~'138~1 HANDELSBOLAGET LIGHT REG~LATION
Apparatus for transmit-ting information on an alternating current line The~present invention relates to a system ~or trans-mitting information on an a.c. line, primarily in the - energy-transmission direction of said line, i.e. from a transmitter unit connected to said line to a receiver unit which is connected to the line at a greater distance from an a.c. source supplying said line than the transmitter unit.
Several dif~erent systems are known for transmitting information over an aOc. net, for example for remote control, remote monitoring purposes, remo-t measuring pur-poses and data transmission. Thus, systems are known in which a carrier frequency, e.g. a frequency within the range of 5-300 kHz, modulated with the desired information is transmitted on the a.c. line. In other systems, so-15-called "ripple control" systems, information is trans-mitted with the aid of non-modulated or pulse-code modu-lated carrier wave frequencies in the order of 0.1-1.5 kHz.
In other systems, the waveform of the actual alternating current wave or alternating voltage wave on the line it-~0 self is modified in a manner characteristic of the desiredinformation. In a special kind of this lastmentioned type of systems, sometimes called "voltage dip carrier" systems, signalling is effec-ted through a -tempory reduction of the amplitude of the alternating voltage wave on the line. With such known~systems, in the majority of cases this tempo-rary reduction in amplitud-e in the alternating voltage wave is effected by temporarily coupling,in the trans-''-- . .
~ ~ ~3~11 mitter unit located in the vicinity of -the a.c. sourse, a short circuit or a large load in parallel across the a.c. source One serious disadvantage herewith is that the power level of the transmitter must be of such magnitude that the amplitude reduction in the voltage waveform ob-tained on the line can be positively detected at a receiver connected to said line at a considerable dis-tance from the transmitter uni~ and often in the vicinity of a load supplied through the line, which load, for example, shall be operated on the basis of the transmitted information.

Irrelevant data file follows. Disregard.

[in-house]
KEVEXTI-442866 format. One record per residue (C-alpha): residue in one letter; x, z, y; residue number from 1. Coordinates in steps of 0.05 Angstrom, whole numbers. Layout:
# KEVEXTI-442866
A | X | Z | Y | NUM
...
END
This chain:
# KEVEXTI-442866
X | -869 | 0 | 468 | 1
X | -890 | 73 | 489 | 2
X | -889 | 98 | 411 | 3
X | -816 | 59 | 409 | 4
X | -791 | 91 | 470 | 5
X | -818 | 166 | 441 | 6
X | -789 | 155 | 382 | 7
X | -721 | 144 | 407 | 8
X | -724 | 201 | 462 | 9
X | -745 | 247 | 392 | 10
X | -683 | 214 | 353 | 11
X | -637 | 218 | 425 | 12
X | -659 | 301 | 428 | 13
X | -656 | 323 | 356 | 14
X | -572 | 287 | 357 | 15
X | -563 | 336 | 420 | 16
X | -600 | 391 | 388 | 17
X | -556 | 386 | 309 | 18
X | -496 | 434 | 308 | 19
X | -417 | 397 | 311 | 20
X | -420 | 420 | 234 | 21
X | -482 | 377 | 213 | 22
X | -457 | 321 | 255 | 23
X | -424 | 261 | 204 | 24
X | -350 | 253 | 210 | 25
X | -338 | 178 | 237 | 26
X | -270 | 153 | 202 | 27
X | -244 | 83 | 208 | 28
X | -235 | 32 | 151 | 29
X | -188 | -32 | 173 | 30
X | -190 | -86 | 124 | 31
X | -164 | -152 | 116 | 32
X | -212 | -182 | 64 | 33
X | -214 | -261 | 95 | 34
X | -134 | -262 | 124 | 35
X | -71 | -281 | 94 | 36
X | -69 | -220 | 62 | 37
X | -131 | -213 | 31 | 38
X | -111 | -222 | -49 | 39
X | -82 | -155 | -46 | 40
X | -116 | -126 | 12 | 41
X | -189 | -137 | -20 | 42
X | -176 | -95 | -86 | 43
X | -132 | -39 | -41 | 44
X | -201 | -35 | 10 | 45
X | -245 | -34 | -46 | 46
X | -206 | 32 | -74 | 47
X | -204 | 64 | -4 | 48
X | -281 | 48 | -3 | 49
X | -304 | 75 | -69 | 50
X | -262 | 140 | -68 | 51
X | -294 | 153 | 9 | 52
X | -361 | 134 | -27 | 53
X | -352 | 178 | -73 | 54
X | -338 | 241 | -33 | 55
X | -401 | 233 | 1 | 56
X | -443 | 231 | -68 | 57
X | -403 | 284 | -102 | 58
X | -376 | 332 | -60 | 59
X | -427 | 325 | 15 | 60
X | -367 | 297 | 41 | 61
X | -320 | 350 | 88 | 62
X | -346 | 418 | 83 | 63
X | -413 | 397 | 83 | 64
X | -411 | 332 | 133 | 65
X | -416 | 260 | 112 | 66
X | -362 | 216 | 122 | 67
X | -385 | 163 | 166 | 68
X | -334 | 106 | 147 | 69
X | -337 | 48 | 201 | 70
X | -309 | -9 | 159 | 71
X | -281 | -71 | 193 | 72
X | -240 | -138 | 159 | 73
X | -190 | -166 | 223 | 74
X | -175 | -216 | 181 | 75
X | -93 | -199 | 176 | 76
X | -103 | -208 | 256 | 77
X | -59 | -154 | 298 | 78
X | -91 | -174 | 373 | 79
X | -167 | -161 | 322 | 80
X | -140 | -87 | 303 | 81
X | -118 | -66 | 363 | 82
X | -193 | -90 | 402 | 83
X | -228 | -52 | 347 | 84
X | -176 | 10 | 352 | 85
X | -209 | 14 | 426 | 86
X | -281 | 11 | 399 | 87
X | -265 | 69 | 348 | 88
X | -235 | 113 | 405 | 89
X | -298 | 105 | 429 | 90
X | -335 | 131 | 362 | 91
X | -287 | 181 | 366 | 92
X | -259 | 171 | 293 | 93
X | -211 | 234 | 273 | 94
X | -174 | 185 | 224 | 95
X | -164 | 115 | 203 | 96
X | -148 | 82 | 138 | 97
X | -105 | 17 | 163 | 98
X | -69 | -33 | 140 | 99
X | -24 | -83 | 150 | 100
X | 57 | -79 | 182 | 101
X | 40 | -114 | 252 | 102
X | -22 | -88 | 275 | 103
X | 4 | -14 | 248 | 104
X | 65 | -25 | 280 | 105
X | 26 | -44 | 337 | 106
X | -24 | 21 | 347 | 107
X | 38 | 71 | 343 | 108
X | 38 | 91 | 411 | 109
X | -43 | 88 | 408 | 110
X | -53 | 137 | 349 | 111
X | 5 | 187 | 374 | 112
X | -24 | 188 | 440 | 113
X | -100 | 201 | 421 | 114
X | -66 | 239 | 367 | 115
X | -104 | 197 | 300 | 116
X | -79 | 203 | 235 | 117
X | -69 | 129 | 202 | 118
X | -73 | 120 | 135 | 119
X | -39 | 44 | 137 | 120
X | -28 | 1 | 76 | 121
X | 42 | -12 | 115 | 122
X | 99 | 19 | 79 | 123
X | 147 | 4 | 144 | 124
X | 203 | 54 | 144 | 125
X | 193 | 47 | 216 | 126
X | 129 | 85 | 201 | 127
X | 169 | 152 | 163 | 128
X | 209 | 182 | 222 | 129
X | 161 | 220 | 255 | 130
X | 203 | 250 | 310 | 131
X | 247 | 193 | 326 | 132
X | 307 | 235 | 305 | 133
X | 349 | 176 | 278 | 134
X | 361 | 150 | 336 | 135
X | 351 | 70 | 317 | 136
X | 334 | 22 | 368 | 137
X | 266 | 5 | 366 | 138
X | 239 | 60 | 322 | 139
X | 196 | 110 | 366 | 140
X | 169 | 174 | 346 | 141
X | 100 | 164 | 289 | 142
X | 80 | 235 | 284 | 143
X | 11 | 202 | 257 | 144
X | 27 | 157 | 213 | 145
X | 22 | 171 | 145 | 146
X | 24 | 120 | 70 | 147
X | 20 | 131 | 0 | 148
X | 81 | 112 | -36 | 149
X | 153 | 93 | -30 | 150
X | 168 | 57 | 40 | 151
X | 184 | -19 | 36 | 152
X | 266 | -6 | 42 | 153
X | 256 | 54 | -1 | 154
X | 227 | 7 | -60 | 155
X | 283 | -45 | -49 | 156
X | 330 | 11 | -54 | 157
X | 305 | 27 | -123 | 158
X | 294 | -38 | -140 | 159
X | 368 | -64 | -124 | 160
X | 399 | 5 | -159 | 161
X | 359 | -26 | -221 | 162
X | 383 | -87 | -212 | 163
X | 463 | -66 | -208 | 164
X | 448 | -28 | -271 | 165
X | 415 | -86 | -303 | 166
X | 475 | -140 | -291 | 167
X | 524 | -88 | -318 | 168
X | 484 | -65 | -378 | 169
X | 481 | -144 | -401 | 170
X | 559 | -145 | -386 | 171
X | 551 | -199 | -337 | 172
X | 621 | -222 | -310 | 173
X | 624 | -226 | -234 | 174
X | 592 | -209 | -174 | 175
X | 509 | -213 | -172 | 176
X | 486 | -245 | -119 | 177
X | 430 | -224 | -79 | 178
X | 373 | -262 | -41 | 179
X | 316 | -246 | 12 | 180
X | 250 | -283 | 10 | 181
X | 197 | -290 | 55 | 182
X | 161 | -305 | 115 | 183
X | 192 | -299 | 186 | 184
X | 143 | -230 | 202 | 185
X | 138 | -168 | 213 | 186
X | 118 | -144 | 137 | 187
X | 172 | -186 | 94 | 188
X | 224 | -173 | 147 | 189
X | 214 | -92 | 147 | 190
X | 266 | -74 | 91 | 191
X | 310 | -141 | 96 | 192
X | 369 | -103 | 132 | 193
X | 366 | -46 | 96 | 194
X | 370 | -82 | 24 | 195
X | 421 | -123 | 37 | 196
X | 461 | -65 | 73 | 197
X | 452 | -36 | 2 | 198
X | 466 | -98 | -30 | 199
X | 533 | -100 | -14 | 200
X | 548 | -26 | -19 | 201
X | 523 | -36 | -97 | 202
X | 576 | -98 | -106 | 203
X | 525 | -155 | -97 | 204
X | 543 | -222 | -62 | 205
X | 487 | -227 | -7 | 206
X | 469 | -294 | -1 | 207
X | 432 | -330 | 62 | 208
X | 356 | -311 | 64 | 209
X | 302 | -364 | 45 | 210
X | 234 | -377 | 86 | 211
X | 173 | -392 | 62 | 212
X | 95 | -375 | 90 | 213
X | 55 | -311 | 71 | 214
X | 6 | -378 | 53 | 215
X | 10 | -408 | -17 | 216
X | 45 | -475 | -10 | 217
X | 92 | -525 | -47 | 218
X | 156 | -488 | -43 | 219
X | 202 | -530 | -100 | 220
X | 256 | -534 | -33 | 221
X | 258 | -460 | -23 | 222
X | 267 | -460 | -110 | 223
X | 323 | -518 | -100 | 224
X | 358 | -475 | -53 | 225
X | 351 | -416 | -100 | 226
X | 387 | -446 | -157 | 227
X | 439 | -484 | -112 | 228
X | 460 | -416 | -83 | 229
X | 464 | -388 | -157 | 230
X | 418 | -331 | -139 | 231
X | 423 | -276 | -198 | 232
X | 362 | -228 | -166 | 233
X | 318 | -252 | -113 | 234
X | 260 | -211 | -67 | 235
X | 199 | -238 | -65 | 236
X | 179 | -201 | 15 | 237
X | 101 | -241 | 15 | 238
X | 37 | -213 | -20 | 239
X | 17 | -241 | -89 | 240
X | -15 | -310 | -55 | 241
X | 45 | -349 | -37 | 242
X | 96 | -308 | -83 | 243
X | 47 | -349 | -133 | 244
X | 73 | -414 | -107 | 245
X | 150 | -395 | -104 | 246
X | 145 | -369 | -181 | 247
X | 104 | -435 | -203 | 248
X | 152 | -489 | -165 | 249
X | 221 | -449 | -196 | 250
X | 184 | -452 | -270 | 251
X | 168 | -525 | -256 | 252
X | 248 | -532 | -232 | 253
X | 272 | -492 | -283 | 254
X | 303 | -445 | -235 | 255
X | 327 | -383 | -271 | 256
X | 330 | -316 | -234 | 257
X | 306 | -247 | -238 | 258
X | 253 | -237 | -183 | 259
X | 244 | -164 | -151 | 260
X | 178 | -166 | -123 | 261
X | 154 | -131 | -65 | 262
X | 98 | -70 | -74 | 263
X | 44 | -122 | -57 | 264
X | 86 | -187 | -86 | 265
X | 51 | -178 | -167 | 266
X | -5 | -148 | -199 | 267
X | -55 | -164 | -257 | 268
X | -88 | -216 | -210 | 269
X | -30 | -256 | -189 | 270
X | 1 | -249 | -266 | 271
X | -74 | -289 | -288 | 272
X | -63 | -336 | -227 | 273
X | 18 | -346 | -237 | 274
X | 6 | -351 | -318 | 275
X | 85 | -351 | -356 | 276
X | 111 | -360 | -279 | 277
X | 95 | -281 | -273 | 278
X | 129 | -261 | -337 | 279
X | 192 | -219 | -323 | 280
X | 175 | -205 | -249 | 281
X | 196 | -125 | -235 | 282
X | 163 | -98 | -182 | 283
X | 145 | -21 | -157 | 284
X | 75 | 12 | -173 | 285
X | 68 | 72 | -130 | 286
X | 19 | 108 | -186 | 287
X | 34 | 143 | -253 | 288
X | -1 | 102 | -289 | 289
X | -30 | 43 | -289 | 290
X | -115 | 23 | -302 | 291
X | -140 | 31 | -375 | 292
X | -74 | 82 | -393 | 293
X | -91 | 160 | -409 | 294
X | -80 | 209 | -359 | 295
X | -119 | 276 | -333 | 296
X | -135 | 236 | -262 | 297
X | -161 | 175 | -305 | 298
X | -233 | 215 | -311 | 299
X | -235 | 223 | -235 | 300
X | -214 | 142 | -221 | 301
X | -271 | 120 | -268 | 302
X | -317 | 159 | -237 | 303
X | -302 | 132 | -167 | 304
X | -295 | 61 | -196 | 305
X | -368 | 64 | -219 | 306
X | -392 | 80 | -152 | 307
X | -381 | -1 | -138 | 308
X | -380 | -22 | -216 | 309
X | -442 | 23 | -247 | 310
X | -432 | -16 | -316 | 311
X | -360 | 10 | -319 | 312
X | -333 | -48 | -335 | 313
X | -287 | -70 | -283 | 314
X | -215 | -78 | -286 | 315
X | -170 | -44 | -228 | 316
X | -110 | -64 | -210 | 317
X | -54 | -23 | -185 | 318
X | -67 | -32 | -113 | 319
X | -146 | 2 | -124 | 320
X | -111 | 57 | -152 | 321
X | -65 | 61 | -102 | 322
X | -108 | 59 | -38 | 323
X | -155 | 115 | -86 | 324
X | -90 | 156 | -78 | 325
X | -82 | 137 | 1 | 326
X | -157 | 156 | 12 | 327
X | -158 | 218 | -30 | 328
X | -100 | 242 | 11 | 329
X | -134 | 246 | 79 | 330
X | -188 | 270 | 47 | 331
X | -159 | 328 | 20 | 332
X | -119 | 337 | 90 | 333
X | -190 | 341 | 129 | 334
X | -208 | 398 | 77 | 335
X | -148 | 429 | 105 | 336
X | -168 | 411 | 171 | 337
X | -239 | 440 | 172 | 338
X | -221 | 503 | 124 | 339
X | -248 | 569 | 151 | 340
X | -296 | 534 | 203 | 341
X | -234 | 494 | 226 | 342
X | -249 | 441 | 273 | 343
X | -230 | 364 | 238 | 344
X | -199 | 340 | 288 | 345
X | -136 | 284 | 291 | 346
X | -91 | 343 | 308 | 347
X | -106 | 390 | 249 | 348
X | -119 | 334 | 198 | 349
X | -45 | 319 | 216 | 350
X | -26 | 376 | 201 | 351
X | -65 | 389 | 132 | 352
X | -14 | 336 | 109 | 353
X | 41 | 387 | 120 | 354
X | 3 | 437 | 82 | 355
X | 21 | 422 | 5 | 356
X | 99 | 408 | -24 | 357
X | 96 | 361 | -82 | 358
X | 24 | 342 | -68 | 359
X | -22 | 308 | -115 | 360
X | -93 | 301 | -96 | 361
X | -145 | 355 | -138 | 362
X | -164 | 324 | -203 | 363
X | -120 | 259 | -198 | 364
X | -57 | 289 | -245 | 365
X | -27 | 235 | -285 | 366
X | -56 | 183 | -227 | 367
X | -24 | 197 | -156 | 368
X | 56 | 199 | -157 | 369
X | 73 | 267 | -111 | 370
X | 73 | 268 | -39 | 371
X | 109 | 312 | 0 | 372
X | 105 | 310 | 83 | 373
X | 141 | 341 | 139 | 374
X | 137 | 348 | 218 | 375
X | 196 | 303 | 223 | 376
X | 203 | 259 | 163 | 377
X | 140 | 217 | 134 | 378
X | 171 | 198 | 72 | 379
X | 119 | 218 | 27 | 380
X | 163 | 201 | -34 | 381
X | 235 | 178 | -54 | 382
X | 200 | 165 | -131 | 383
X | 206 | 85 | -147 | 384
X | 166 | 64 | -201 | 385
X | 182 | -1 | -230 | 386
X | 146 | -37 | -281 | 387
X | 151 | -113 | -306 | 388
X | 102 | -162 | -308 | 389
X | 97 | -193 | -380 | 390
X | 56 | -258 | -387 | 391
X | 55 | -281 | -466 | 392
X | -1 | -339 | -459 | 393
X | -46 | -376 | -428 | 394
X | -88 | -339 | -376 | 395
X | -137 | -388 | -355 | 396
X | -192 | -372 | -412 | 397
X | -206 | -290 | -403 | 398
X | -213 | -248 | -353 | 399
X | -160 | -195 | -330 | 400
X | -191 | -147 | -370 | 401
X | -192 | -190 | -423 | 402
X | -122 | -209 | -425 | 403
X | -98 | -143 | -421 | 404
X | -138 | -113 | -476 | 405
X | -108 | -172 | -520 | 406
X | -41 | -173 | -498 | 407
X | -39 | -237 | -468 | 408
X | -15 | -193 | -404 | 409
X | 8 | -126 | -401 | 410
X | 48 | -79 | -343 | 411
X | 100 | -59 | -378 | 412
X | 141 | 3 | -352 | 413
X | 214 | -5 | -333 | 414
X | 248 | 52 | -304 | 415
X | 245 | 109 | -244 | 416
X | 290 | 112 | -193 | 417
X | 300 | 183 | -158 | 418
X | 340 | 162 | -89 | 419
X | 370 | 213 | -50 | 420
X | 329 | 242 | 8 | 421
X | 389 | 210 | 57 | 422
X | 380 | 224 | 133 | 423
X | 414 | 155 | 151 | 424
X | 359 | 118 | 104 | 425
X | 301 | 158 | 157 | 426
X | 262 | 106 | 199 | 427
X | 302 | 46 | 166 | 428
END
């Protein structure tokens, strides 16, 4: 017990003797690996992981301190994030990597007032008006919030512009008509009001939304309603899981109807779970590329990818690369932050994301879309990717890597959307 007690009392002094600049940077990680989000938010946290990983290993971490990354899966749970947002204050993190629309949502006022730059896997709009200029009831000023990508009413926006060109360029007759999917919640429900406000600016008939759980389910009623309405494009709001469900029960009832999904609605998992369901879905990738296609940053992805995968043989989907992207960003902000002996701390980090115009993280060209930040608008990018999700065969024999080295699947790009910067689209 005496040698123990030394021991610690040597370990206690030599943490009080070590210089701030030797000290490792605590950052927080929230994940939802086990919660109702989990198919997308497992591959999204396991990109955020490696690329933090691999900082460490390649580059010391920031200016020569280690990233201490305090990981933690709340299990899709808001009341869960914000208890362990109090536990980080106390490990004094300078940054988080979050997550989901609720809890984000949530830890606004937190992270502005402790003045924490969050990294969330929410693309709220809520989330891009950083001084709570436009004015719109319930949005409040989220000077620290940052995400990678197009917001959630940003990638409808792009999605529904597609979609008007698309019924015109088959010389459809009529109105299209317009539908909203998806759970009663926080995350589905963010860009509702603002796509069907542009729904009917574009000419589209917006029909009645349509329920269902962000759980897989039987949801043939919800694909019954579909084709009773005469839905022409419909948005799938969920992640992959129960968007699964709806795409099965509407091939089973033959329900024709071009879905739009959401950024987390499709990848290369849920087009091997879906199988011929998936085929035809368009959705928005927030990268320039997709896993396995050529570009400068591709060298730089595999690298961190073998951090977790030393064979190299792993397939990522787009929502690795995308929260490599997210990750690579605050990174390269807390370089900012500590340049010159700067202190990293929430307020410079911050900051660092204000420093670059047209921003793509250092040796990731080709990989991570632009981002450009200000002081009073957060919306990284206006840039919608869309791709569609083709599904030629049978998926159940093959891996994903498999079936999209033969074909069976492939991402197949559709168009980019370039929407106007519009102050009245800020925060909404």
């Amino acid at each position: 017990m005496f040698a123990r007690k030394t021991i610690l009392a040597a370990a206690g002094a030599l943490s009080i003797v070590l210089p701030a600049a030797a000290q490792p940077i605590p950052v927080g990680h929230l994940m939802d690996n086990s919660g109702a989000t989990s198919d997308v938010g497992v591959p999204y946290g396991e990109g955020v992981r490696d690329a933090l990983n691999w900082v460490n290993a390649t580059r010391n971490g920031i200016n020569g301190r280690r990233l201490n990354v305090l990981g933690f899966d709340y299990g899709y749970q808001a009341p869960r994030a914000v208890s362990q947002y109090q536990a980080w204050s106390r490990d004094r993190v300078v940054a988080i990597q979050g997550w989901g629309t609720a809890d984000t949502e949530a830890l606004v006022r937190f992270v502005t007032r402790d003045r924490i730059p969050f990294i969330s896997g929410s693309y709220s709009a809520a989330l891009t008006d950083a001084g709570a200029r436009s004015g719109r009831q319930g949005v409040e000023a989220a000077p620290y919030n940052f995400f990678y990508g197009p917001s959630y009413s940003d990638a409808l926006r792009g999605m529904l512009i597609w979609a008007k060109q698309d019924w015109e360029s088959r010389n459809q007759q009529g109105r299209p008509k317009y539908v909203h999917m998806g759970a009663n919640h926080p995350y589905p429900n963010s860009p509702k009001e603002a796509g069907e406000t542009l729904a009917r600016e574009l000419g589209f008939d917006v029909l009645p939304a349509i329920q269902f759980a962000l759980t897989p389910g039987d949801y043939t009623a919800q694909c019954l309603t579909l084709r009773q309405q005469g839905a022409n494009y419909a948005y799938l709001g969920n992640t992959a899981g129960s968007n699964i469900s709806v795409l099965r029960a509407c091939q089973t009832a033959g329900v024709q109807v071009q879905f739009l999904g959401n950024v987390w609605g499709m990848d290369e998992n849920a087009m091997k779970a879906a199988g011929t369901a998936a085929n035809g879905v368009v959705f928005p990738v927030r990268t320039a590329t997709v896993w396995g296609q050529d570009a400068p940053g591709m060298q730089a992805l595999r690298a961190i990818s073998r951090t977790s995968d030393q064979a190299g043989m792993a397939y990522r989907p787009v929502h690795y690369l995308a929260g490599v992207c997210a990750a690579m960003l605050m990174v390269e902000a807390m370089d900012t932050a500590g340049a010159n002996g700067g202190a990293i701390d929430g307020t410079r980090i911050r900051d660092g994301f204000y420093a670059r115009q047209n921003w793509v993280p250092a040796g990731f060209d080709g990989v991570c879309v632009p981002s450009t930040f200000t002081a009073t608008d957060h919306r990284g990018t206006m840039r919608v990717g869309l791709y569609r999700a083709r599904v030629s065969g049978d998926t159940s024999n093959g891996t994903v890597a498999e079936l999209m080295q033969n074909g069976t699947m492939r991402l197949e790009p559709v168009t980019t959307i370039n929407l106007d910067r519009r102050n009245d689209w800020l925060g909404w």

Known systems of this kind are also often encumbered wi-th a very low tr`ansmission rate, so that several tens of seconds are required to transmit even simple information.
Consequently, the object of the present invention is to provide an improved system for transmitting information on an a.c. line from a transmitting unit connected to the line to a receiving unit which is connected to the line at a greater distance from thea.c. source feeding the line than is the transmitting unit, by temporary reduction of the amplitude of the voltage waveform on the line in agree-ment with the informa-tion to be transmitted, said system requiring less power and enabling a considerably higher transmission rate to be obtained than present day systems.
A further object of the invention is to provide a system which is simple and relatively inexpensive, so as to be practically and economical~y useful for transmitting in-formation to a large number of receivers, for example for operating a large number of separate loads connected -to the a.c. line, such as, for example, street lamps, electrical heating apparatus in a dwelling area, tariff switches for electricity meters in electricity distributing systems or the like. In a sys-tem according to the inven-tion, the receiver units are suitably also capable of transmitting information on the a.c. line, in response to orders from the transmitter unit, back to said transmitter unit, e.g. for verifying the receipt of information trans-mi-tted by the transmi-tter uni-t, or for re-transmi-tting measurement values, or for transmit-ting information con~
cerning the state of apparatus or loads with which the receivers are associa-ted.